Sarah Archer: They may have been. Yeah, they didn’t go for harvest gold or anything. It was , yeah, I guess maybe they were going for black and white because that was a graphic option. I’m not really sure, actually. Maybe that was its own trend at the time. I should probably ask my mom about that. But yeah, black Formica, which is I have to say after 50 years it looks great. Still got it.

BAF: Colors are the one thing which really come to my mind first and foremost when I think of kitchens of this era.

Sarah Archer: Right, exactly. The funny thing is, too, that we were talking about this last night at the … We had a discussion. It was at me and Alexandra Lang who writes for Curved and Anastacia Marx de Salcedo who’s written about postwar food culture. She has a book called Combat-Ready Kitchen. We were talking about the color, if you want to say mood boards, of the different eras. General Motors owned Frigidaire, and they were showing model kitchens at Motorama. There was a lot of crossover between the design and marketing of appliances, major appliances, and of cars. And then that, of course, translated to things like linoleum flooring. And then we’re also in clothing and all sorts of other things. So, you can almost look at a blender, or a t-shirt, or a car from any given year and triangulate what the kitchen would look like, because those color trends were so powerful.

If you flipped through Architectural Digest or Veranda or any of the higher end interior shelter magazines, they do tend to be monochromatic in either in a very austere all white situation, or something more sort of vintagey looking that has kind of that sort of distressed wood or what have you. People are going less for those pops of wild color.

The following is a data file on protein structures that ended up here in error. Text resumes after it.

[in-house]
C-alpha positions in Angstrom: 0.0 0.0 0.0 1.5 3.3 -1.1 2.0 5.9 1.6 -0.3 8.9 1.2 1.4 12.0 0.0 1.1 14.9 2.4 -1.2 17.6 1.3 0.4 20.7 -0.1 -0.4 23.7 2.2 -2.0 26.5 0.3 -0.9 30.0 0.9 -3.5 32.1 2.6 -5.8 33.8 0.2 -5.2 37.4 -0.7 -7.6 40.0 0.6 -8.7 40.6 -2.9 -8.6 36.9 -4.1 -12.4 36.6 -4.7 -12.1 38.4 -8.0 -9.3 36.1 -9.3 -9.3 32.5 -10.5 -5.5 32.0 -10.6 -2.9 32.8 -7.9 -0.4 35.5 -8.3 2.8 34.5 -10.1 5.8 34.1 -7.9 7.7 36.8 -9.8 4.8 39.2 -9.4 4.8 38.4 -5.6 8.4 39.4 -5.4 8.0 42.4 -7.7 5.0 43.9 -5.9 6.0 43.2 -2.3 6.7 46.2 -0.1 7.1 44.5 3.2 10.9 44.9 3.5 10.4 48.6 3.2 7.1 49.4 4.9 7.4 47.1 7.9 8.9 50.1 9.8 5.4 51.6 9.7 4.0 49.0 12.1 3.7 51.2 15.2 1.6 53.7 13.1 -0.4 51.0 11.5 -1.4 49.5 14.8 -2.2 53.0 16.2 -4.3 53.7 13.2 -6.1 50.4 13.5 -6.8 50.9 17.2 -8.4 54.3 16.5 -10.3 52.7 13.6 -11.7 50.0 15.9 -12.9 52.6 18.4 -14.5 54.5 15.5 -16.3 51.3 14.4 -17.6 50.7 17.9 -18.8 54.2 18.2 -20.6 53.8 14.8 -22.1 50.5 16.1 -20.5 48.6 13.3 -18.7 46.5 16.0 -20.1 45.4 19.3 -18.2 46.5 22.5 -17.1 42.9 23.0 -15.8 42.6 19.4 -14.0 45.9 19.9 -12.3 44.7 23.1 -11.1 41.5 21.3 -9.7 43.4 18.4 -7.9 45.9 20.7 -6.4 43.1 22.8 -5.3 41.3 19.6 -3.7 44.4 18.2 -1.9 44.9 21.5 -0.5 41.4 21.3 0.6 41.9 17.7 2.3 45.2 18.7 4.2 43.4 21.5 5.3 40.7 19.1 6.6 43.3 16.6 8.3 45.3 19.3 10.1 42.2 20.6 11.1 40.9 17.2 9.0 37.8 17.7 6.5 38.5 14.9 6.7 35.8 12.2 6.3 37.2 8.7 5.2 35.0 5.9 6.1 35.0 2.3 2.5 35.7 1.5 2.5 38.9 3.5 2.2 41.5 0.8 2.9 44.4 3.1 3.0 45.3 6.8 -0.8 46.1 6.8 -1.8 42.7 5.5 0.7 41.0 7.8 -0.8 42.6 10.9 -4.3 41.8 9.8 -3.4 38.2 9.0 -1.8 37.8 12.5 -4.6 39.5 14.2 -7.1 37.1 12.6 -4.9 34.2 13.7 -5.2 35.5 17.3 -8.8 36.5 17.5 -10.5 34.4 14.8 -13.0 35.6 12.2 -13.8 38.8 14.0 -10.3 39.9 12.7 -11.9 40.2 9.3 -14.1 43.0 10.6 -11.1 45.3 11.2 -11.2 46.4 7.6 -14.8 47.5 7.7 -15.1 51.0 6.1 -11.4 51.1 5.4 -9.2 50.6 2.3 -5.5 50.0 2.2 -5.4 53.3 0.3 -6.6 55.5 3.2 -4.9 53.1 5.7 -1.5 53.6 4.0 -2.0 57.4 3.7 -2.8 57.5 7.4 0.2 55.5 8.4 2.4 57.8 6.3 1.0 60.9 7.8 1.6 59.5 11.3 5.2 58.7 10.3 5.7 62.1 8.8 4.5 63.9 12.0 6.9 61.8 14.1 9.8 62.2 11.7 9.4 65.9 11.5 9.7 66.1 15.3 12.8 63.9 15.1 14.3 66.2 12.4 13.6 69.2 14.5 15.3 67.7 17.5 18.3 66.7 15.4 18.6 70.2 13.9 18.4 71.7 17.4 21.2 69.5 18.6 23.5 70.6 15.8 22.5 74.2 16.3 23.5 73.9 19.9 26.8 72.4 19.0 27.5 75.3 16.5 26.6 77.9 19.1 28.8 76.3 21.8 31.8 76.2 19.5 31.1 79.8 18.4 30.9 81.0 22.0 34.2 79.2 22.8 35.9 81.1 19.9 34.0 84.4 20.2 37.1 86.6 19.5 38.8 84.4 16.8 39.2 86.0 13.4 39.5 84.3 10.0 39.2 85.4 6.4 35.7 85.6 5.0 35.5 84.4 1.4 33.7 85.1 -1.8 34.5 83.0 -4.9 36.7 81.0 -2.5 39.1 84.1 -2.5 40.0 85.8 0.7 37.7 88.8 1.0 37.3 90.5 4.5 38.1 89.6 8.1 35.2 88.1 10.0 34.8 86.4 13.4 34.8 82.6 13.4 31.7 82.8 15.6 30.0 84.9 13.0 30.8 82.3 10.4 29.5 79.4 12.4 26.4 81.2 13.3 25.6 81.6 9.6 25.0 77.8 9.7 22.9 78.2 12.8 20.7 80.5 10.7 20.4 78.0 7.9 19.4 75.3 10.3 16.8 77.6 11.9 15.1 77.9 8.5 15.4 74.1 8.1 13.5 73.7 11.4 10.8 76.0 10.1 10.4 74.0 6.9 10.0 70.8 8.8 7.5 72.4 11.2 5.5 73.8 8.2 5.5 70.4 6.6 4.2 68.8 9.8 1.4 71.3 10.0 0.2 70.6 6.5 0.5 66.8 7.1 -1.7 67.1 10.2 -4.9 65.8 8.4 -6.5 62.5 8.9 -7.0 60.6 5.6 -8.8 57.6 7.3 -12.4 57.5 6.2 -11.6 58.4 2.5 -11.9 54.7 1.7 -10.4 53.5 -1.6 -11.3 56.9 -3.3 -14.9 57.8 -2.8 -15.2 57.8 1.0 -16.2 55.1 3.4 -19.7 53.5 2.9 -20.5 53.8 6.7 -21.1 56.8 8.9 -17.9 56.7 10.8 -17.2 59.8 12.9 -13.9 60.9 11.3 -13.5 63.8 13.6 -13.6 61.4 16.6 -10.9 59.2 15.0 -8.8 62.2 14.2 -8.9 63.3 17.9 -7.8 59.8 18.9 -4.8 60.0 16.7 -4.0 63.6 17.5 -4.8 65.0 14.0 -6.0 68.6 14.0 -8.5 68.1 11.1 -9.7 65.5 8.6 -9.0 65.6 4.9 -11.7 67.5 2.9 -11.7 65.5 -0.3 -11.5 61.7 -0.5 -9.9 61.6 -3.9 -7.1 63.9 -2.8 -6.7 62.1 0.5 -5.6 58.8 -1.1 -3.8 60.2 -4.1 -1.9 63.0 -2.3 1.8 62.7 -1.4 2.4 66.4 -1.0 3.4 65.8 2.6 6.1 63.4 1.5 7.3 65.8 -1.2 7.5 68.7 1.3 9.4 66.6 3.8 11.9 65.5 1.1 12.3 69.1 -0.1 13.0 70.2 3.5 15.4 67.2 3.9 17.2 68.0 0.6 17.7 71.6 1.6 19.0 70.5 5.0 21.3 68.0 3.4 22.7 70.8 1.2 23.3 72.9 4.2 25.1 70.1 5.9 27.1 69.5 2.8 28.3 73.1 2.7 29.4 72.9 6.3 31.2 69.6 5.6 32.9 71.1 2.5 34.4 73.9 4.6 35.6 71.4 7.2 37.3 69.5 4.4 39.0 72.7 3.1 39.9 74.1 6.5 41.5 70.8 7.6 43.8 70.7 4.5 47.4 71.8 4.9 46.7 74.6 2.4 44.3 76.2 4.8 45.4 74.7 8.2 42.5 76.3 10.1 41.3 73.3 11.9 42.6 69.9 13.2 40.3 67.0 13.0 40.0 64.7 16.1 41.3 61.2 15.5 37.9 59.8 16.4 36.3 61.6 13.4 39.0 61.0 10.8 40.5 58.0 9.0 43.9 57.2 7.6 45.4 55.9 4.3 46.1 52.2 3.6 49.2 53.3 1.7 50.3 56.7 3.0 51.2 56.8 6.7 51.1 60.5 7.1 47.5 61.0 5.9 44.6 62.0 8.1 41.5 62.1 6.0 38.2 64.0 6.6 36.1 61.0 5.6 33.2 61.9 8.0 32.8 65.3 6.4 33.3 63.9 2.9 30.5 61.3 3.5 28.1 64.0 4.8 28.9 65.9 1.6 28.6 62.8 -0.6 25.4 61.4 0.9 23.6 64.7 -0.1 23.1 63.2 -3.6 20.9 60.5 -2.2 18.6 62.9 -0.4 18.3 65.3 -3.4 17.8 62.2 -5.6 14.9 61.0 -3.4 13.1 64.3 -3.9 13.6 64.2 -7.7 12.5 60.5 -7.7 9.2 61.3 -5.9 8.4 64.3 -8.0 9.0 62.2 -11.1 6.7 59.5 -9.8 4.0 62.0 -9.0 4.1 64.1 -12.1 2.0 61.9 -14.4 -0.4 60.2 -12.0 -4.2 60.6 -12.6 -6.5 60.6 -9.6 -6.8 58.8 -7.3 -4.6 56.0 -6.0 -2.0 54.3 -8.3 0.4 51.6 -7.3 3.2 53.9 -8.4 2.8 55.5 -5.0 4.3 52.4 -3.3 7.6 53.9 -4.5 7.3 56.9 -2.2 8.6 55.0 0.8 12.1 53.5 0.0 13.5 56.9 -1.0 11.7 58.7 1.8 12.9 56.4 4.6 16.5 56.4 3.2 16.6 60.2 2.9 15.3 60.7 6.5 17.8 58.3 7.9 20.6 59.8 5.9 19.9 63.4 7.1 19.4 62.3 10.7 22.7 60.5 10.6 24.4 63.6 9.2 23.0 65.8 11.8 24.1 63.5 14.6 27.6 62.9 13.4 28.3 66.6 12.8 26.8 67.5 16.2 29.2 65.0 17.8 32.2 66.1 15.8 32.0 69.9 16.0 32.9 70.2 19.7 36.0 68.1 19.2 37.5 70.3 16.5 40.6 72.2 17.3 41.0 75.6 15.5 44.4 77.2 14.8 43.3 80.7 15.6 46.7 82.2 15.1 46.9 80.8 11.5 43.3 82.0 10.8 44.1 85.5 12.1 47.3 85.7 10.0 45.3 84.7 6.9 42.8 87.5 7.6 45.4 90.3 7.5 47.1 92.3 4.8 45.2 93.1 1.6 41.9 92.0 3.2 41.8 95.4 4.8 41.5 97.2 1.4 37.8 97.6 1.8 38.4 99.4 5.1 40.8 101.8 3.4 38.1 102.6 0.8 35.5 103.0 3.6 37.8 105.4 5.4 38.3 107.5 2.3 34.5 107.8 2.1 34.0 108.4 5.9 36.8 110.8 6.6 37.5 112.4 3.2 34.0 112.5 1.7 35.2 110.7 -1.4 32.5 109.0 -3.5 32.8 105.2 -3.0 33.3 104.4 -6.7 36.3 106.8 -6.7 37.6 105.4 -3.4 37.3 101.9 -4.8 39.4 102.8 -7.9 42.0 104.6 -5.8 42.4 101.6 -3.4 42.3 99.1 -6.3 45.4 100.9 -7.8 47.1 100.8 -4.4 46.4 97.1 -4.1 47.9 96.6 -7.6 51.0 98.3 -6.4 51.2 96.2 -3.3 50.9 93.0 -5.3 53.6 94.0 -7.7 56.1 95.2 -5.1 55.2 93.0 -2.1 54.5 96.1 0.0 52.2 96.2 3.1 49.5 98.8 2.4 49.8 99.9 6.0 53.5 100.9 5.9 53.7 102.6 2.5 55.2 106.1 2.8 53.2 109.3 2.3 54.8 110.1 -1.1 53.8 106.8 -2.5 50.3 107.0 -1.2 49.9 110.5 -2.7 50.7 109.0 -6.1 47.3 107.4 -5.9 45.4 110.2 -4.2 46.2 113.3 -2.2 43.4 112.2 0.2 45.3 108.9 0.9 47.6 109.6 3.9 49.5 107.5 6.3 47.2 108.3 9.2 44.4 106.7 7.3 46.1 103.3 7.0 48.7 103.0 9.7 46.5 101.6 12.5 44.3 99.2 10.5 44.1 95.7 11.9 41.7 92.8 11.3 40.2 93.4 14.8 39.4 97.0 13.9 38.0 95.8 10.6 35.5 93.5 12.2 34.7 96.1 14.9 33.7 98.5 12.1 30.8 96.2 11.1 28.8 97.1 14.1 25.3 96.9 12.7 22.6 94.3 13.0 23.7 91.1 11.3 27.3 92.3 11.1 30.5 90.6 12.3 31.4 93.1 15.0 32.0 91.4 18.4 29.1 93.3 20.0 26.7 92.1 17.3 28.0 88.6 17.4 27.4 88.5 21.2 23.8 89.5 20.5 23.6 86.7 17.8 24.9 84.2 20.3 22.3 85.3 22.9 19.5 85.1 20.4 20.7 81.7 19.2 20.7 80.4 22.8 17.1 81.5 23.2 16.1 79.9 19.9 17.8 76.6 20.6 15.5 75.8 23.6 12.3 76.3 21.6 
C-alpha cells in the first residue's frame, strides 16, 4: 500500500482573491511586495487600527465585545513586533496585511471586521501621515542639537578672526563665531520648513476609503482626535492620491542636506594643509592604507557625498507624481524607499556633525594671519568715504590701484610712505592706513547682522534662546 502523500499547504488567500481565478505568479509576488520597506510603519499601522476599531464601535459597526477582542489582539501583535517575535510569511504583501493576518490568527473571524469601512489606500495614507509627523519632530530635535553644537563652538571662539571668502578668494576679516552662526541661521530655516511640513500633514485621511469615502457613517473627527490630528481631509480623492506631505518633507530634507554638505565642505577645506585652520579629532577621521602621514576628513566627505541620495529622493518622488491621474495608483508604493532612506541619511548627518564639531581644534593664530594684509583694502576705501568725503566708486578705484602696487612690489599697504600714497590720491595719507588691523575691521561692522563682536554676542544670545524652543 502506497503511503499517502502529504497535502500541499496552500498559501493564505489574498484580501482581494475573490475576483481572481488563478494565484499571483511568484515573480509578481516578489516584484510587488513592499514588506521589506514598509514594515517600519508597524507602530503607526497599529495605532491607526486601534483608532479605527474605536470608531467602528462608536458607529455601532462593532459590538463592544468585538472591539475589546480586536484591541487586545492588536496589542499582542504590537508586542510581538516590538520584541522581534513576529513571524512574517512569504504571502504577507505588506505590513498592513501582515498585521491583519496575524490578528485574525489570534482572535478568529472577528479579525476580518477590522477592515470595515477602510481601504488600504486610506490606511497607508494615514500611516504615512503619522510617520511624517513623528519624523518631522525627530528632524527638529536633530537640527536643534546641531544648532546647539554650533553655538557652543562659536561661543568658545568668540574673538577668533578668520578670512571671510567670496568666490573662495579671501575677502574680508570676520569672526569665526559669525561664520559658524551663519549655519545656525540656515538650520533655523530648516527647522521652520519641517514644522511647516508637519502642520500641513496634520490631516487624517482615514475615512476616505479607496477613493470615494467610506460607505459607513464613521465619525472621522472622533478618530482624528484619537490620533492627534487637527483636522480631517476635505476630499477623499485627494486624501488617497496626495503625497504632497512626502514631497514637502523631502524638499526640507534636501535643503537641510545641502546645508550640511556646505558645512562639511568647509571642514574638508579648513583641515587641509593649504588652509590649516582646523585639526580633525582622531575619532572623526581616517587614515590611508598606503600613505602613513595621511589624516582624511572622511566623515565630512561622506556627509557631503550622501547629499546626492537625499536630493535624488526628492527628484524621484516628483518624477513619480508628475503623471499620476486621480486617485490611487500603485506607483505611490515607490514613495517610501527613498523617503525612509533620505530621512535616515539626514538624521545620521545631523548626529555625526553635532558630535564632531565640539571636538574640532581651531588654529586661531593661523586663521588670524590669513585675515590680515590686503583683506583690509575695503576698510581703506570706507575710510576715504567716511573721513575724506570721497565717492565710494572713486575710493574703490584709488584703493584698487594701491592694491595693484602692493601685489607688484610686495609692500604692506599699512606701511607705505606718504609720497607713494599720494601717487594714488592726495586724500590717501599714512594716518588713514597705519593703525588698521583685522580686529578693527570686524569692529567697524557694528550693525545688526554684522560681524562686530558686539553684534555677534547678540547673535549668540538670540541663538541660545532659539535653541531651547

There are exceptions to that. Definitely like AGA stoves and certain enamel stoves from Europe that are popular, they’re very, very high end, very expensive. Come in a very wide array of colors. You can get a tangerine colored stove. Those run $20,000, $30,000. But generally speaking, if you’re looking at Home Depot and the regular places that most people get their fridge or their stove, it’s all pretty steel and maybe a slightly different color steel and that’s about it.

BAF: I know that the kitchen technology seemed to come more into play as the space race heated up. There were no computers, so the kitchen seemed to be the focal point of technology.

Sarah Archer: Yeah, that’s a good point. Nowadays When we talked about technology, it’s usually for the office, or for your car, or for your smartphone. There’s this kind of information exchange in that we relie on technology to make our households smarter in certain ways. People have smart thermostats and that kind of stuff. There are certainly refrigerators that have a transparent door that will tell you what’s inside. But the kind of gadgetry of the kitchen as the site of promise, of ‘in the future it will be like x, y, and z’. You’ll have all of these amazing things and your life will be totally transformed.

People don’t seem to be really that interested in that anymore, and there was a moment in the ’50s and ’60s when they really were. And that was a real selling point at world’s fairs, in department stores. There were promotional shorts that were futuristic and posited the kitchen as the site of even more progress in the home. And I think that’s partly because the progress that happened between, let’s say, the 1920s and the 1950s was huge. And part of that was all the electric and gas and water utilities becoming mainstream and becoming things that most people could rely on rather than just some people had. And the machines that would work off of those supplies became more and more affordable. It was kind of the stylish high tech locus in the home.